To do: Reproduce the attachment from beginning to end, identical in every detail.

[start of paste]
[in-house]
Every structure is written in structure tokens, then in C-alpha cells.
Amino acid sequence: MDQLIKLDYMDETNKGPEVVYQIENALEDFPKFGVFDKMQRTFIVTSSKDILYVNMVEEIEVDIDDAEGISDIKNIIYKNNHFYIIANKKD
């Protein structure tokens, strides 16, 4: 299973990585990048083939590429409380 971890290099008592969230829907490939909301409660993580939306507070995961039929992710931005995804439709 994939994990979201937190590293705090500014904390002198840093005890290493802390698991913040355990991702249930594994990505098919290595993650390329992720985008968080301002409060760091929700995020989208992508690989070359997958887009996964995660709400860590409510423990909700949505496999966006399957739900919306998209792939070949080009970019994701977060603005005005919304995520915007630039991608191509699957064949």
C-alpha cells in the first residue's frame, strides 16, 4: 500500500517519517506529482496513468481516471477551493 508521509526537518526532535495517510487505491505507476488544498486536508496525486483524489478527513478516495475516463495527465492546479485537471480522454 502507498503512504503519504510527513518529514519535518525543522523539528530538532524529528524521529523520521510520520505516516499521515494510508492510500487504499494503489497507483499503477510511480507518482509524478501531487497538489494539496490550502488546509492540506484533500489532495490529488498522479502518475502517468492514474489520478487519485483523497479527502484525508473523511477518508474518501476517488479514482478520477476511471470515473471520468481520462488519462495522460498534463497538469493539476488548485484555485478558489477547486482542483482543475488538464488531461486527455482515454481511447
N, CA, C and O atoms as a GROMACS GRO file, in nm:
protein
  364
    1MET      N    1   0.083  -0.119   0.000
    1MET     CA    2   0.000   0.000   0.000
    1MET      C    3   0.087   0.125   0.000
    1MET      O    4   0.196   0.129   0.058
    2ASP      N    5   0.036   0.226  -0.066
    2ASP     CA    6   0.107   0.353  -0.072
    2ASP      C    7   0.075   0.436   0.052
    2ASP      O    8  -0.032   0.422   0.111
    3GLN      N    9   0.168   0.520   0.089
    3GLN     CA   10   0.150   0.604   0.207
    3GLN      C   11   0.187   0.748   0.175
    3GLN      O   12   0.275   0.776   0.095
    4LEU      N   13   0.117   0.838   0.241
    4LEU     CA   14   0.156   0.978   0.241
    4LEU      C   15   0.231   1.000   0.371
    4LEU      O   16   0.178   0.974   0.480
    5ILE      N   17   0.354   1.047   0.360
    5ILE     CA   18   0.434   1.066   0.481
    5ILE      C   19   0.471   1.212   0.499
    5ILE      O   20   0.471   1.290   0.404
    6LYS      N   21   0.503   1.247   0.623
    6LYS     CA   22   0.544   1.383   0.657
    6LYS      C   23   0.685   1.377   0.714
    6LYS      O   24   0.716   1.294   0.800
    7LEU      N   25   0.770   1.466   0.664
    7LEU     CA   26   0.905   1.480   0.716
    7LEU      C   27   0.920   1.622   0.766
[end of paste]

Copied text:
[in-house]
Every structure is written in structure tokens, then in C-alpha cells.
Amino acid sequence: MDQLIKLDYMDETNKGPEVVYQIENALEDFPKFGVFDKMQRTFIVTSSKDILYVNMVEEIEVDIDDAEGISDIKNIIYKNNHFYIIANKKD
């Protein structure tokens, strides 16, 4: 299973990585990048083939590429409380 971890290099008592969230829907490939909301409660993580939306507070995961039929992710931005995804439709 994939994990979201937190590293705090500014904390002198840093005890290493802390698991913040355990991702249930594994990505098919290595993650390329992720985008968080301002409060760091929700995020989208992508690989070359997958887009996964995660709400860590409510423990909700949505496999966006399957739900919306998209792939070949080009970019994701977060603005005005919304995520915007630039991608191509699957064949």
C-alpha cells in the first residue's frame, strides 16, 4: 500500500517519517506529482496513468481516471477551493 508521509526537518526532535495517510487505491505507476488544498486536508496525486483524489478527513478516495475516463495527465492546479485537471480522454 502507498503512504503519504510527513518529514519535518525543522523539528530538532524529528524521529523520521510520520505516516499521515494510508492510500487504499494503489497507483499503477510511480507518482509524478501531487497538489494539496490550502488546509492540506484533500489532495490529488498522479502518475502517468492514474489520478487519485483523497479527502484525508473523511477518508474518501476517488479514482478520477476511471470515473471520468481520462488519462495522460498534463497538469493539476488548485484555485478558489477547486482542483482543475488538464488531461486527455482515454481511447
N, CA, C and O atoms as a GROMACS GRO file, in nm:
protein
  364
    1MET      N    1   0.083  -0.119   0.000
    1MET     CA    2   0.000   0.000   0.000
    1MET      C    3   0.087   0.125   0.000
    1MET      O    4   0.196   0.129   0.058
    2ASP      N    5   0.036   0.226  -0.066
    2ASP     CA    6   0.107   0.353  -0.072
    2ASP      C    7   0.075   0.436   0.052
    2ASP      O    8  -0.032   0.422   0.111
    3GLN      N    9   0.168   0.520   0.089
    3GLN     CA   10   0.150   0.604   0.207
    3GLN      C   11   0.187   0.748   0.175
    3GLN      O   12   0.275   0.776   0.095
    4LEU      N   13   0.117   0.838   0.241
    4LEU     CA   14   0.156   0.978   0.241
    4LEU      C   15   0.231   1.000   0.371
    4LEU      O   16   0.178   0.974   0.480
    5ILE      N   17   0.354   1.047   0.360
    5ILE     CA   18   0.434   1.066   0.481
    5ILE      C   19   0.471   1.212   0.499
    5ILE      O   20   0.471   1.290   0.404
    6LYS      N   21   0.503   1.247   0.623
    6LYS     CA   22   0.544   1.383   0.657
    6LYS      C   23   0.685   1.377   0.714
    6LYS      O   24   0.716   1.294   0.800
    7LEU      N   25   0.770   1.466   0.664
    7LEU     CA   26   0.905   1.480   0.716
    7LEU      C   27   0.920   1.622   0.766